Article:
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Haiti-Born Cadet Weeps at His West Point Graduation


A powerful image of a West Point cadet standing at attention, tears streaking his face, has come to symbolize the raw emotion surrounding graduation from the prestigious military academy.

"At this moment, I was overwhelmed with emotions," 2nd Lt. Alix Schoelcher Idrache, who came to the U.S from Haiti in 2009, wrote in a comment on West Point's Instagram post.

Idrache was one of nearly 1,000 cadets honored at West Point commencement on May 21. The academy's top-ranking physics graduate, Idrache will attend the Army Aviation Center for Excellence in July to pursue his dream of becoming a pilot. 

That dream was born years ago in Haiti, where Idrache watched in awe as Chinooks on humanitarian missions descended on his native Port-au-Prince, according to the Army. 

"People where I'm from don't grow up to be pilots right? Like they don't dream of flying a helicopter, that's not something you do," Idrache said in an interview posted on the Army's website. 

Inspired and motivated by his father, who dropped out of school at 14 to provide for his family, Idrache devoted himself to his studies. In 2009, he joined his dad in the U.S. and enlisted in the Maryland Army National Guard, where he served until 2012.

While in the National Guard, Idrache was drawn to West Point, but applying there, he thought, was a shot in the dark. Four years later, he graduated with honors.

He paid homage on Instagram to the cadets who have gone before him.

"Men and women who have preserved the very essence of the human condition stood in that position and took the same oath. Men who preserved the Union is a dark period of this country's history. Men who scaled the face of adversity and liberated Europe from fascism and nazism," he wrote. "Women like CPT Griest, LT Haver, MAJ Jaster who rewrote the narrative and challenged the status quo to prove themselves worthy of being called Rangers."

The image — posted on Facebook and Instagram — has garnered thousands of likes, shares and comments. Idrache thanked those who shared kind words and said he would never forget that moment.

"Knowing that one day I will be a pilot is humbling beyond words. I could not help but be flooded with emotions knowing that I will be leading these men and women who are willing to give their all to preserve what we value as the American way of life. To me, that is the greatest honor."

Photo Credit: U.S. Army/Staff Sgt. Vito Bryant

Suspect Involved in East Hartford Murder Arrested: Police


The suspect involved in an East Hartford murder has been arrested, police said. 

Michael Gaston, 27, of Hartford, is wanted for his involvement in the murder of Marshall Wiggins on May 16. He was arrested by warrant early on Thursday morning in Clinton, Massachusetts, East Hartford Police said.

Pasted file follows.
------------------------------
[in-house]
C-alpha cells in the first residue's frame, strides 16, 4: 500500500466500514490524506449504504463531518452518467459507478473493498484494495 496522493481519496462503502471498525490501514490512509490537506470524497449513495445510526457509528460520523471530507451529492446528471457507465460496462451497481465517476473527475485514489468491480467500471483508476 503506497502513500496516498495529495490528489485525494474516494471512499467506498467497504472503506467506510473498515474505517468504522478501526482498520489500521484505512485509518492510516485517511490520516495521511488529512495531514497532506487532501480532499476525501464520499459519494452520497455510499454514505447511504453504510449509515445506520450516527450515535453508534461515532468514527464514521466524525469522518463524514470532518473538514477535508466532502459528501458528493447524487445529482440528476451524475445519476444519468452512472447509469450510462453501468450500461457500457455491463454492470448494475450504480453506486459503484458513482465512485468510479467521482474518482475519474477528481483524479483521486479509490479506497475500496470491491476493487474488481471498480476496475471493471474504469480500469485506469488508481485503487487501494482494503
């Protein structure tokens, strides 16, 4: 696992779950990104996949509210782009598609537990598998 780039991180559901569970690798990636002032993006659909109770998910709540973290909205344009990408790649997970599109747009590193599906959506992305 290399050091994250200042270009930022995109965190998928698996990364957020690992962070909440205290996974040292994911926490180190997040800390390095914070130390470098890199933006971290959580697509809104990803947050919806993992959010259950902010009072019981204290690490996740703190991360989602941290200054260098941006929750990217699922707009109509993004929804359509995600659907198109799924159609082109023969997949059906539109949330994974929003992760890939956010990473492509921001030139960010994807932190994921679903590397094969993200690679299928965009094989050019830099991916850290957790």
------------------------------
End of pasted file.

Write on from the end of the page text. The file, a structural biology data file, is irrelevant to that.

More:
Police responded to Rector Street at 11:16 p.m. to investigate reports of gunshots and found Wiggins, a resident of the street, inside a car and suffering from gunshots.

Wiggins was brought to Hartford Hospital, where he died from his injuries.

Gaston is accused of murder, felony murder, first-degree robbery, criminal possession of a pistol/firearm and carrying a pistol/revolver without a permit. 

He is being held without bail as a fugitive for justice in Clinton pending extradition. 

Photo Credit: East Hartford Police

Shoreline Businesses Ready for Memorial Day Crowds


Memorial Day is just days away and businesses along the shoreline are wasting no time getting ready.

"Everybody's excited it's Memorial Day Weekend,” Quentin Kresser, the manager Rivers End Tackle in Old Saybrook, said. “Traditionally that's the beginning of the boating season, so everybody's excited to go fishing and spend some time on the boat, and there's nothing better to do on a boat than fish."

But before you cast a line, you need supplies.

"Business will be busy,” Kresser said. “I think, starting tomorrow we'll probably be swamped all day. Saturday and Sunday swamped all day."

And one of the most common things that people will be shopping for this weekend is bait.

Business is also picking up for Mystic Market, a popular spot to hit before you head out on the water.

“Everybody’s excited that we’ve got the tables outside, and it’s beautiful weather with great food, and it’s nice to eat outside,” Elliot Dunsing, a manager at Mystic Market, said.

For beach towns like Old Saybrook that nearly double their population in the summer, businesses have to be prepared.

"We're bulking up,” Dunsing said. “We have staff increasing. We're increasing our bars and all our food. And have it ready for everybody. Everybody's excited to get it, go out on the boat, and enjoy the weekend."

Pending the weather of course.

"As long as the weather’s nice. I've got the boat, so we'll be out everyday fishing,” Paul Hyatt, of Cheshire, said. “So, weather’s fine, I'll be fine."

Photo Credit: NBCConnecticut.com

Students Get Lesson in Protecting Homes from Hurricanes


We're just days away from the start of the Atlantic Hurricane season, and students in Old Lyme tested their knowledge on protecting a home from hurricane wind damage today.

At Mile Creek Elementary School, a leaf blower turned the cafeteria into a hurricane zone this morning.

"I was just standing with my hands on my head, like please don't fall down," Elsie Arafeh-Hudson said.

We brought an anemometer from our NBC Connecticut weather center to measure just how fast these winds are going to simulate what a category one hurricane might look like.

"It was just fun seeing them do their research first,” Nila Kaczor, a talented and gifted fifth grade teacher said. “And then create their design from what they did their research on."

Some houses fared better than others when faced with the 80 mile per hour winds.

"We kind of slanted the two straight edged sides and we had a dome, which just allowed the wind to just blow over it instead of smacking into the house and forcing it to go down," John Eichholz, a fifth grader at Mile Creek, said.